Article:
For all my Grinch-like persona and curmudgeonly mien, I must unequivocally and highly RECOMMEND this production to everyone, regardless of age. The Broadway-worthy performances of the cast are the first reason. Indeed, the performances are so engaging that the rug-rats—probably a third of the audience—are for the most part quiet and rapt for the entire two hours plus.
The second reason is that Theodor Seuss Geisel’s doggerel is embedded in most every contemporary American’s consciousness: since 1950 his books have been read by Greatest Generation parents to their Boomer children, and I must assume the tradition has been passed down the generations. Behind the seemingly saccharine and simplistic plot lines and rhymes are a reflection of adult conundrums, models of compassion, and some curious world-within-world cosmic perspectives.
The casting and direction of Kimberly Dooley is inspiring. She may be the luckiest director around to have assembled this cast of perfection—almost as if drawn from the books themselves or from some Seussical central casting. Or she may be an incredibly inspiring director who helped mold them to this peak. Ms. Dooley’s choreography on an individual basis ranges appropriately from the flashy to the athletic to the comically emotional.
The lead who played Jojo the night I attended iswunderkind Nandi Drayton. There is always something special about a child actor who is a seasoned pro at ten. The kind of talent, that, when she auditions, you can imagine the accompanist turning around from the piano, mouth agape. And I didn’t recognize she was a girl playing a boy which is the perfection of any breeches role.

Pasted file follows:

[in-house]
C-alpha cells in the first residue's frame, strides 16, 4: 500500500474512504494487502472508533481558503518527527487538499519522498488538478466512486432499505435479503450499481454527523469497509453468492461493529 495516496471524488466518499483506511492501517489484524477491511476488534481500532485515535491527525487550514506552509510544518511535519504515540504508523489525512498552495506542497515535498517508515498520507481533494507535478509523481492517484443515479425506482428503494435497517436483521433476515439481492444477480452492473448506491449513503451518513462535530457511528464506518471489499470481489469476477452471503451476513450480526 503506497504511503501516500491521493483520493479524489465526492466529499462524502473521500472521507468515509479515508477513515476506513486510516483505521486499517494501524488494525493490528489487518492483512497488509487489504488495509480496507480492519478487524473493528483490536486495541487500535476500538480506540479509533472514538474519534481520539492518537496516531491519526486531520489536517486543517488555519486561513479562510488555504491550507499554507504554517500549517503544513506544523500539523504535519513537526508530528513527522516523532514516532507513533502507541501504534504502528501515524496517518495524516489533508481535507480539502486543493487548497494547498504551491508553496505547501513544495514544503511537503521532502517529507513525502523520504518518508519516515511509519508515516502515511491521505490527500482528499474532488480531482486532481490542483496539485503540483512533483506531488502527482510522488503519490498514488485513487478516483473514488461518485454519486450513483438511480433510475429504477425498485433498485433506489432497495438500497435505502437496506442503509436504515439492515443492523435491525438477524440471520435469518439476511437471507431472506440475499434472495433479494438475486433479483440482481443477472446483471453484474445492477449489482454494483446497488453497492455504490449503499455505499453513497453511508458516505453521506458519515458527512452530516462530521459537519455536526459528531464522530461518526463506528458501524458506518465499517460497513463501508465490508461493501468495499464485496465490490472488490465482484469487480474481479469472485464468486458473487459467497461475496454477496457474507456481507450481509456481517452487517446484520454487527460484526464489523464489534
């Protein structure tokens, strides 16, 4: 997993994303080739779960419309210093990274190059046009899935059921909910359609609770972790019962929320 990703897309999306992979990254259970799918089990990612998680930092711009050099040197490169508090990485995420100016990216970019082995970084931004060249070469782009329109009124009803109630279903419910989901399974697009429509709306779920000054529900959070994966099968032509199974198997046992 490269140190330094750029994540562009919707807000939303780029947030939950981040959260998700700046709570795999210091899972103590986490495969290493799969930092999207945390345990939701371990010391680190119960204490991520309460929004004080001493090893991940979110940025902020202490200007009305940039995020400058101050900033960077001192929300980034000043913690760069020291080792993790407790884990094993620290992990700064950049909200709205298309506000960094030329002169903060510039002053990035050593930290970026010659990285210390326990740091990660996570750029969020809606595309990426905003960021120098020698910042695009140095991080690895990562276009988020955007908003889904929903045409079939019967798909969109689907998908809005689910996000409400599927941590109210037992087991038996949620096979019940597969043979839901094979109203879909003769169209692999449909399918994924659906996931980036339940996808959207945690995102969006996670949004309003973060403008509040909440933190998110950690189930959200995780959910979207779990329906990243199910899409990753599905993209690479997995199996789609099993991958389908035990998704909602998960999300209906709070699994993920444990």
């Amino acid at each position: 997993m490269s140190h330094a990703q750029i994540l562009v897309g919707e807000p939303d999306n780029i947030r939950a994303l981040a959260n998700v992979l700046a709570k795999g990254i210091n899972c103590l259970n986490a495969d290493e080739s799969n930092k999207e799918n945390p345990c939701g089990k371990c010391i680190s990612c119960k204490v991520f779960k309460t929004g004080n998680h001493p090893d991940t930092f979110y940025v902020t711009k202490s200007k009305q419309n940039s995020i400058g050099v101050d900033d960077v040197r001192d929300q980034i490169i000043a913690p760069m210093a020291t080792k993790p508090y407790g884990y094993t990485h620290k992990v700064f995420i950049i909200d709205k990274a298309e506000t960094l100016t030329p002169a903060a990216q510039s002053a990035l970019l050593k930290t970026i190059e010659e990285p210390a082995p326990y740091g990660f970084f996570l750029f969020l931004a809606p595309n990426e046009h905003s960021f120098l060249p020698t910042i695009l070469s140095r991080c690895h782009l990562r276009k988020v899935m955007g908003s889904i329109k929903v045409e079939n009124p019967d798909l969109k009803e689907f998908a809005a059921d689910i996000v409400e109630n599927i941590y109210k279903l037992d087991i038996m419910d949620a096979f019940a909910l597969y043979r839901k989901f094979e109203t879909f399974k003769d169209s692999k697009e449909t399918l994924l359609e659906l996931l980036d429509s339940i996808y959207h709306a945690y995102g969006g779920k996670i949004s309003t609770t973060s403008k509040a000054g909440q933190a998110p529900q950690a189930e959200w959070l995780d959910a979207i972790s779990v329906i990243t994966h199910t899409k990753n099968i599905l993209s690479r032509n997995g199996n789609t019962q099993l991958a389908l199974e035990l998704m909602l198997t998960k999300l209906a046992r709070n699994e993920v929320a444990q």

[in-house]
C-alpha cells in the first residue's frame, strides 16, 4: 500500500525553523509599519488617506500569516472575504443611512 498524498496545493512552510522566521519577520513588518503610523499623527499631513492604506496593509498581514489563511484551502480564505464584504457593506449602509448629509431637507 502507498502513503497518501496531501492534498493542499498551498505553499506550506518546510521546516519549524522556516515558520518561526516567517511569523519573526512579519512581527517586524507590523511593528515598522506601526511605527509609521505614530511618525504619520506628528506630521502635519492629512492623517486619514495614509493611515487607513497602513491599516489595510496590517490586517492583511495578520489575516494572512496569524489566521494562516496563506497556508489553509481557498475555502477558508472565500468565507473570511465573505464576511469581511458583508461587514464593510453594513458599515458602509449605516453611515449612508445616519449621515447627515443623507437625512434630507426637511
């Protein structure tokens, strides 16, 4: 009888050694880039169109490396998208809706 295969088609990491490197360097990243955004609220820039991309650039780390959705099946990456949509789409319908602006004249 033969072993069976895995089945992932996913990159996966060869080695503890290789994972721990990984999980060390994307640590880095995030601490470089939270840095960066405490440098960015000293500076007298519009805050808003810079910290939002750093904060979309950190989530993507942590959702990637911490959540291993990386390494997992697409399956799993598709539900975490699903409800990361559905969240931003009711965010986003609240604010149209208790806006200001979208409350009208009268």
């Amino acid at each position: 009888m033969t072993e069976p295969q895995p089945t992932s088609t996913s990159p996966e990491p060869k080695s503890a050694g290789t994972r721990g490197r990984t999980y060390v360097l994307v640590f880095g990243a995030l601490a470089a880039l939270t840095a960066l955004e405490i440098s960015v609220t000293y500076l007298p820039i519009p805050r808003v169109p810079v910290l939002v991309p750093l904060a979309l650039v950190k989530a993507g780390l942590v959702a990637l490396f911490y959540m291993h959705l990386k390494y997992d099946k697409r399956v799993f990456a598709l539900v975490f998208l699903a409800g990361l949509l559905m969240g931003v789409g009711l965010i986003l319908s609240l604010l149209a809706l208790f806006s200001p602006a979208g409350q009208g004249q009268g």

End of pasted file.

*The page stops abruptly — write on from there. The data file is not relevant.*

Aerialist Kimberly Miller wraps herself “Cirque du”-style in two scarlet sash curtains, inverts, dangles, swoops and splits to our wide-eyed inhalations and oooo’s. There are no weak links in the cast, and everyone more than shines.
The musical direction of Tal Ariel, who is new to musical theatre, has enabled these marvelous performances. A jazz, rock and blues pianist and teacher and commercial producer and composer, he has an outsider’s touch that infuses a realism to the music and a strong beat that moves the young actors. He treated us gray hairs to some pre-show surprises, featuring “White Room” by Cream as one of the warm up instrumentals; it was a breath of fresh air, and much better than some prissy and pretentious show-tune. He put a great band together, and they rock the house while supporting the singers. The first act, the night I attended, had a bit too much bass which obscured the lyrics—incredibly important to Seuss; but much to the credit of the sound tech and the band, they fixed it for act two.